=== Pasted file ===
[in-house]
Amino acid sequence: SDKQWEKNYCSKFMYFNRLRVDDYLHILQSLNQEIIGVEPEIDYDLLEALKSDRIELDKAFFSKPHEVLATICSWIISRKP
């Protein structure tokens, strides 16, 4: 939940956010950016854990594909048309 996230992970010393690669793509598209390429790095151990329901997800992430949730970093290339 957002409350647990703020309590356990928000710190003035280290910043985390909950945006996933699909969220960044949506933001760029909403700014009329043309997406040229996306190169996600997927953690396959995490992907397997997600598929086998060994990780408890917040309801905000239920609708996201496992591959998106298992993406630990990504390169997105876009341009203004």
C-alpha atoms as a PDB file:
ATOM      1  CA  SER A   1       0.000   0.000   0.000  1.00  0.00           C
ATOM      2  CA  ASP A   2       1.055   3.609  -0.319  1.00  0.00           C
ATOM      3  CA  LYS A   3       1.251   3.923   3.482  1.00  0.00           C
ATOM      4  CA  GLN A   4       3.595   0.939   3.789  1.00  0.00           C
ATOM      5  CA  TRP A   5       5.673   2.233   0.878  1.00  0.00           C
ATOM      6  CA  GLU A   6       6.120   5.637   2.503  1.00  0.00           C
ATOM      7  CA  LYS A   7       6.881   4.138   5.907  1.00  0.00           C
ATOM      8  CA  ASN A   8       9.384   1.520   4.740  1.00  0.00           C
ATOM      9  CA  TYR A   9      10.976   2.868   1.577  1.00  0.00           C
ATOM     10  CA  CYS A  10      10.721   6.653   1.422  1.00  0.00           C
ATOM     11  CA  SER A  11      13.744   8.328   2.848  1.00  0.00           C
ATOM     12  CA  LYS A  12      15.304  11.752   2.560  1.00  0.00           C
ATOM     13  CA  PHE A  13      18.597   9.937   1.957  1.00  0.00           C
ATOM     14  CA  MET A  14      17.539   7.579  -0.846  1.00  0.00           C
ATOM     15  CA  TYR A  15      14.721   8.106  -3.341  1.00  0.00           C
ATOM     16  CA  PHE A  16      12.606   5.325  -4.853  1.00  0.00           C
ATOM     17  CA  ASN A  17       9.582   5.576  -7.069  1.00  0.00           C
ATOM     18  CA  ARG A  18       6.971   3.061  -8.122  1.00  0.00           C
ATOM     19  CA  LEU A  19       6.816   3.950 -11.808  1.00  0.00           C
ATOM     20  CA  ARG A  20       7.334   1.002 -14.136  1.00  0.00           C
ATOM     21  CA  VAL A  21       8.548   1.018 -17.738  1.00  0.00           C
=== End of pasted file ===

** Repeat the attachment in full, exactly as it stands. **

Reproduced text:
[in-house]
Amino acid sequence: SDKQWEKNYCSKFMYFNRLRVDDYLHILQSLNQEIIGVEPEIDYDLLEALKSDRIELDKAFFSKPHEVLATICSWIISRKP
């Protein structure tokens, strides 16, 4: 939940956010950016854990594909048309 996230992970010393690669793509598209390429790095151990329901997800992430949730970093290339 957002409350647990703020309590356990928000710190003035280290910043985390909950945006996933699909969220960044949506933001760029909403700014009329043309997406040229996306190169996600997927953690396959995490992907397997997600598929086998060994990780408890917040309801905000239920609708996201496992591959998106298992993406630990990504390169997105876009341009203004």
C-alpha atoms as a PDB file:
ATOM      1  CA  SER A   1       0.000   0.000   0.000  1.00  0.00           C
ATOM      2  CA  ASP A   2       1.055   3.609  -0.319  1.00  0.00           C
ATOM      3  CA  LYS A   3       1.251   3.923   3.482  1.00  0.00           C
ATOM      4  CA  GLN A   4       3.595   0.939   3.789  1.00  0.00           C
ATOM      5  CA  TRP A   5       5.673   2.233   0.878  1.00  0.00           C
ATOM      6  CA  GLU A   6       6.120   5.637   2.503  1.00  0.00           C
ATOM      7  CA  LYS A   7       6.881   4.138   5.907  1.00  0.00           C
ATOM      8  CA  ASN A   8       9.384   1.520   4.740  1.00  0.00           C
ATOM      9  CA  TYR A   9      10.976   2.868   1.577  1.00  0.00           C
ATOM     10  CA  CYS A  10      10.721   6.653   1.422  1.00  0.00           C
ATOM     11  CA  SER A  11      13.744   8.328   2.848  1.00  0.00           C
ATOM     12  CA  LYS A  12      15.304  11.752   2.560  1.00  0.00           C
ATOM     13  CA  PHE A  13      18.597   9.937   1.957  1.00  0.00           C
ATOM     14  CA  MET A  14      17.539   7.579  -0.846  1.00  0.00           C
ATOM     15  CA  TYR A  15      14.721   8.106  -3.341  1.00  0.00           C
ATOM     16  CA  PHE A  16      12.606   5.325  -4.853  1.00  0.00           C
ATOM     17  CA  ASN A  17       9.582   5.576  -7.069  1.00  0.00           C
ATOM     18  CA  ARG A  18       6.971   3.061  -8.122  1.00  0.00           C
ATOM     19  CA  LEU A  19       6.816   3.950 -11.808  1.00  0.00           C
ATOM     20  CA  ARG A  20       7.334   1.002 -14.136  1.00  0.00           C
ATOM     21  CA  VAL A  21       8.548   1.018 -17.738  1.00  0.00           C